mon 29/05/2017

CD: Thea Gilmore - Ghosts and Graffiti | reviews, news & interviews

CD: Thea Gilmore - Ghosts and Graffiti

CD: Thea Gilmore - Ghosts and Graffiti

Only one eye on the past in new collection from England's finest songwriter

Gilmore has never shied away from either the personal or the political
Thea Gilmore's 'Ghosts and Graffiti' - part new songs, part old favourites

Almost two decades into a distinguished career, nobody would have judged Thea Gilmore for indulging herself with a greatest hits collection – indeed, it’s something that record labels have been bugging her about for years. Album number 15 Ghosts and Graffiti is perhaps intended as a compromise – part new songs and part old favourites, featuring an all-star cast of collaborators and reinterpreted with the same affection and irreverence the singer-songwriter recently brought to Bob Dylan’s John Wesley Harding and the lost lyrics of Sandy Denny.

Two of the songs from Don’t Stop Singing, the 2011 collection on which Gilmore put Denny’s unused lyrics to compositions of her own, feature among the rich pickings here if you know where to look. The melodies are perhaps folksier than the roots-rock sound Gilmore has grown into, but the lyrics in particular could have come straight from the head of another songwriter who has spent plenty of nights on the road since the age of 18. Recent radio-friendly hits like new single “Coming Back to You” and “Start As You Mean to Go On” – from 2013’s Regardless, and given a second airing here – may be sonically different beasts, but the juxtaposition is never jarring.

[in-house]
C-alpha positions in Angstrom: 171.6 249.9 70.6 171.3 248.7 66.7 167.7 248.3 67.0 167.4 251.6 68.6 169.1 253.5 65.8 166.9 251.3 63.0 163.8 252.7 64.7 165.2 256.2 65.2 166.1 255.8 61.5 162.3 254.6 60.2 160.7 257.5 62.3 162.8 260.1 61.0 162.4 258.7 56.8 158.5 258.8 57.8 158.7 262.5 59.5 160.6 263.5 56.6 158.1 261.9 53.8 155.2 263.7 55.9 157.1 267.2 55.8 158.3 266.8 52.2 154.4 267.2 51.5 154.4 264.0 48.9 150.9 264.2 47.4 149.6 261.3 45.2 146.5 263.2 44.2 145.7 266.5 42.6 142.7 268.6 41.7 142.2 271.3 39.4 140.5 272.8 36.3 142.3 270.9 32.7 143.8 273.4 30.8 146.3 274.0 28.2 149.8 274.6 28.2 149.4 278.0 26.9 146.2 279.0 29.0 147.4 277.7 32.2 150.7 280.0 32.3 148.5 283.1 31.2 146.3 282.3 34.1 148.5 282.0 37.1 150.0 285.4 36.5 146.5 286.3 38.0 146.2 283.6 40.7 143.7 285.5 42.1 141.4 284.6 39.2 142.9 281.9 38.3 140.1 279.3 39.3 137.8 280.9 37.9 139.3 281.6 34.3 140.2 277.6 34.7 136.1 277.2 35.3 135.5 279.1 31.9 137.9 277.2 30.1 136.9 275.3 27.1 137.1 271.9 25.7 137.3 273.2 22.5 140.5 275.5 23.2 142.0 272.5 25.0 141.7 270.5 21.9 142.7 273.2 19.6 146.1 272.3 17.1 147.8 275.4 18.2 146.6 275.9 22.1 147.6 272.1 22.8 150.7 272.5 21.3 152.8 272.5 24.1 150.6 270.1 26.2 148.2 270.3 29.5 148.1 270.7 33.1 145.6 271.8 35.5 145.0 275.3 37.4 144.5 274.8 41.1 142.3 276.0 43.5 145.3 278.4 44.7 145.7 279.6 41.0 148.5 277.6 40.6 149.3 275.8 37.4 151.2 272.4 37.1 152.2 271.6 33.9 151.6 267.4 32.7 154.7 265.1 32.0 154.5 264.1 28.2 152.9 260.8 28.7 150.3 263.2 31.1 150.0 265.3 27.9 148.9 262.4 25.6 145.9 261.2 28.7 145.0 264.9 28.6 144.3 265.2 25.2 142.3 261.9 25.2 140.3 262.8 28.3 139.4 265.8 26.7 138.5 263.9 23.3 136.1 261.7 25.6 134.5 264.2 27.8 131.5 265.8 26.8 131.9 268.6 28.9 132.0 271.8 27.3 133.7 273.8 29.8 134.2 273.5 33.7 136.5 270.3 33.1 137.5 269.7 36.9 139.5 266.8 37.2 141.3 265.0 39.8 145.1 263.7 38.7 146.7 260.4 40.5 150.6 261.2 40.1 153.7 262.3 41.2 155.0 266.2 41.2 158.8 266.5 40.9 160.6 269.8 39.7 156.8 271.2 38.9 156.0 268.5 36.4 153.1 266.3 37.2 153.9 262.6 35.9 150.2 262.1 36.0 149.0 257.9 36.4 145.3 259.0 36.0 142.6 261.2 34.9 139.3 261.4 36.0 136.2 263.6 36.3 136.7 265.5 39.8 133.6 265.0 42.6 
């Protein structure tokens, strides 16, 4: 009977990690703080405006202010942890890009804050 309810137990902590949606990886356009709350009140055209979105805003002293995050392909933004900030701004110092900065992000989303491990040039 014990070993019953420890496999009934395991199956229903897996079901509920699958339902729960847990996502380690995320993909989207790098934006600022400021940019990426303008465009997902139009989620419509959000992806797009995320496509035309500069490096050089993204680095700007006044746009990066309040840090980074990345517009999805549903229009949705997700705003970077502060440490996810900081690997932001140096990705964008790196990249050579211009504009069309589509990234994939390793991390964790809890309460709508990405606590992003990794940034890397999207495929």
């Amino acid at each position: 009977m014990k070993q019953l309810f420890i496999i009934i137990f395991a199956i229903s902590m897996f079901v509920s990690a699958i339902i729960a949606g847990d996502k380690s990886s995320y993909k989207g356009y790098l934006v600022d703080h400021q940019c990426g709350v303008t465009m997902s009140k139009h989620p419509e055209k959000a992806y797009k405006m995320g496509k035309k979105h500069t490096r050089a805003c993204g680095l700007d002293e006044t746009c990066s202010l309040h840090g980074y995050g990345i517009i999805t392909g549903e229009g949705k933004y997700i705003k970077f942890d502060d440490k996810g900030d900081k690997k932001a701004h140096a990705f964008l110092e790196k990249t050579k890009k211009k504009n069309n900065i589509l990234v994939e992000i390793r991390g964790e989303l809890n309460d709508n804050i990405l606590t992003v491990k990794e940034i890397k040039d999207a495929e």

Gilmore has never shied away from either the personal or the political in her lyrics: “This Girl Is Taking Bets”, one of her most beloved songs and a proto-feminist anthem, is a case in point. Its reworking here, with guest vocals from the equally righteous Joan As Police Woman, is an absolute treat. Now 14 years old, the song’s strident reworking is no more one of the “ghosts” of the album’s title than the Billy Bragg duet “My Voice” or razor-sharp poem “Don’t Set Foot Over the Railway Track”, recited by John Cooper Clarke over a discordant, minimalist electro backdrop, are ephemeral like graffiti. Not the closing of a book then, but the herald of a whole new chapter.

Overleaf: hear new song "Coming Back to You"


Comments

Brilliant, this is a true delight and full of surprises. The other artists add another dimension and layer to what is a great album. John Cooper Clarke's contribution was areal delight, I have never listened to his work but in this context it has triggered my interest. Thanks for a terrific album.

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